“He who struggles with us strengthens our nerves and sharpens our skill. Our antagonist is our helper.” -Edmund Burke
Today in class I’m teaching my young novelists how to write effective antagonists. It’s a challenge for young writers. They have a tendency to write good vs. bad. Black and white. Right and wrong.
But what I tell them is that the best antagonists have humanizing motives. Antagonists in our real lives are rarely madmen hell-bent on ruining our lives for no more reason than to see the pleading and fear in our eyes. Monsters in the real world do those awful things we fear. But they do them for a reason.
I keep returning to the awful shootings in Norway this past week. The shooter took out dozens of people in a drug-fueled rage in keeping with a racist diatribe he’d written and published on the Internet.
But why? He wanted to address the media. He wanted more attention for his crazy ideas. And he was afraid that if he didn’t take extreme action, his country would fall victim to anti-Norwegian sentiment. He didn’t just wake up one morning and decide, out of the blue, to go on a rampage. He had a motivation, as all antagonists do.
Now, do I endorse this action? Of course not. But if I were writing an antagonist who was a fictional version of this real-life boogey man, I’d have to spend some time working on his fears. Figuring out his motivations. Making him somewhat sympathetic. Luckily, I don’t want to write a story about this wack-job. Because the more we know about a person, the more likely we are to empathize with them. And honestly, I’d like to go on forever without empathy for this guy.
Of course, I didn’t use this example with my students. But I have been thinking a lot lately about how the antagonists in my own life – often my own fears and worries – sharpen my skill. Theoretically, when I’m faced with a problem that seems insurmountable, I sit down and figure it out. At least, that’s what my protagonists do.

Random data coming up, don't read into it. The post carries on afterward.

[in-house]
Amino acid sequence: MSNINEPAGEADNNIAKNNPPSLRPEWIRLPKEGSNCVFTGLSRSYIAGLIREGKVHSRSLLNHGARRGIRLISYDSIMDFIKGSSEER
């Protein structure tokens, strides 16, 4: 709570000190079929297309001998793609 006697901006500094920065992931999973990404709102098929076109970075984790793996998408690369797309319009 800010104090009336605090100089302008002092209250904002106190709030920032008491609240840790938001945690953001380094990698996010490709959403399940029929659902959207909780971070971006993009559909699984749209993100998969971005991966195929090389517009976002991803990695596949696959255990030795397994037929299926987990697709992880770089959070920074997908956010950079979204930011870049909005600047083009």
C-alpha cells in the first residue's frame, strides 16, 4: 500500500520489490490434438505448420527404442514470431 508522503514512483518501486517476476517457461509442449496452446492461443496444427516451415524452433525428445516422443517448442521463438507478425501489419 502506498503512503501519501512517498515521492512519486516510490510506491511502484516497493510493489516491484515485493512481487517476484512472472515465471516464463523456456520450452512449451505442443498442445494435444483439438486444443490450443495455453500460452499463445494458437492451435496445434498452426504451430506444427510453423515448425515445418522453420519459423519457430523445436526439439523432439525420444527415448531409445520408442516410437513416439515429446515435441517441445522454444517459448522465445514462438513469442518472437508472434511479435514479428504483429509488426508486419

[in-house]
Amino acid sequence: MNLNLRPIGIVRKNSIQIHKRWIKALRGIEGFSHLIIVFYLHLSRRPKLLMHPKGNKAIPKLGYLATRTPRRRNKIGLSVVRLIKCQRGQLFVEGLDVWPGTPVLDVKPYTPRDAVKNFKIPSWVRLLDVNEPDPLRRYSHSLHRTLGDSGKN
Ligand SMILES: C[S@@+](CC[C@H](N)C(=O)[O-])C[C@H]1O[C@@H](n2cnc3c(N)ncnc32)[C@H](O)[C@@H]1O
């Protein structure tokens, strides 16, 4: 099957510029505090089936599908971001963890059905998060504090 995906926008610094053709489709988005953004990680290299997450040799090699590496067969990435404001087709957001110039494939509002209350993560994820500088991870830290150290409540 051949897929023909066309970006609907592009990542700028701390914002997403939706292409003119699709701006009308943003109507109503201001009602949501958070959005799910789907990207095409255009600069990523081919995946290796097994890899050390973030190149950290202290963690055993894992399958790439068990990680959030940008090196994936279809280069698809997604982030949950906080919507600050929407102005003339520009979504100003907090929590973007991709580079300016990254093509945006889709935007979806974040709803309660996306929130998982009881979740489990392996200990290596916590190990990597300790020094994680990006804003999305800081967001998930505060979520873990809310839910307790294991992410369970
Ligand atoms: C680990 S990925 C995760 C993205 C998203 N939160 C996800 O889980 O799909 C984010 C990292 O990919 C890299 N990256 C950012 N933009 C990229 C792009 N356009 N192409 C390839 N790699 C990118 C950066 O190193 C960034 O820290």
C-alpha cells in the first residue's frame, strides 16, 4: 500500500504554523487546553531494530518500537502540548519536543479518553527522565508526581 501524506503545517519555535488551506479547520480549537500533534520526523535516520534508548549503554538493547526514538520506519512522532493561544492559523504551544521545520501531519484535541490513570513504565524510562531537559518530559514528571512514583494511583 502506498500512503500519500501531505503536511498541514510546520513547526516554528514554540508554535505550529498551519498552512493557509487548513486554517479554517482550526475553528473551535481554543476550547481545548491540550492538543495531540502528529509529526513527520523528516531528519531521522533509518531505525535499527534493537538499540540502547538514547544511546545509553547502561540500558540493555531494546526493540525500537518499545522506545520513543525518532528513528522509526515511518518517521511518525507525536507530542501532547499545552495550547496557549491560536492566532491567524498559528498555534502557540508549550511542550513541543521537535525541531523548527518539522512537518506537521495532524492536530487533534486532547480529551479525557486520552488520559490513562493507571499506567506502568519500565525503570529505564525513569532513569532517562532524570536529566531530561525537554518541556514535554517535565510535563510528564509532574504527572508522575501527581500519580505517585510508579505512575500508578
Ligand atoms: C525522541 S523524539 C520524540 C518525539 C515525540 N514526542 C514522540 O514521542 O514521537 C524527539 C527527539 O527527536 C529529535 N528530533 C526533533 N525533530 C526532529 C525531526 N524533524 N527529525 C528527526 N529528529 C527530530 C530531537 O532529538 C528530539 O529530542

But in reality, before I can figure anything out, I need to freak. Totally and hopelessly. I need to identify the worst case scenario and convince myself that it will happen. I need to alienate my band of loyal and loving companions and stare into the abyss alone. I need to convince myself that I will fail miserably.
Because my antagonist is never just the external bad guy. My real antagonist is myself.
Yesterday, I had a high-noon showdown with myself. I’d made two of my favorite people cry, I could feel the panic setting in, and I knew my own personal duel was just around the corner. In the past, I might have let my antagonist have the upper hand. If I can get myself really hysterical, I have a much better chance of being defeated by the demons within.
But yesterday, circumstances forced me to be even and calm all day. And when I found myself battling with all sorts of phantoms (a hospital administrator, my mother, my husband, a newspaper reporter, the mail lady), I grabbed my pen and started writing.
There on the page before me was the real battle I’d been avoiding all day. Me vs. Me.
And you know what? After much struggling and internal wrestling, I won. No, not the monsters in dark places me. The protagonist me. The one who wanted a plan and needed to be sharper and stronger and better for the big mountain climbing expedition I have ahead of me.
And knowing these challenges are setting me along a path to be better for myself, better for my family,and better for my students is a giant weight off my shoulders.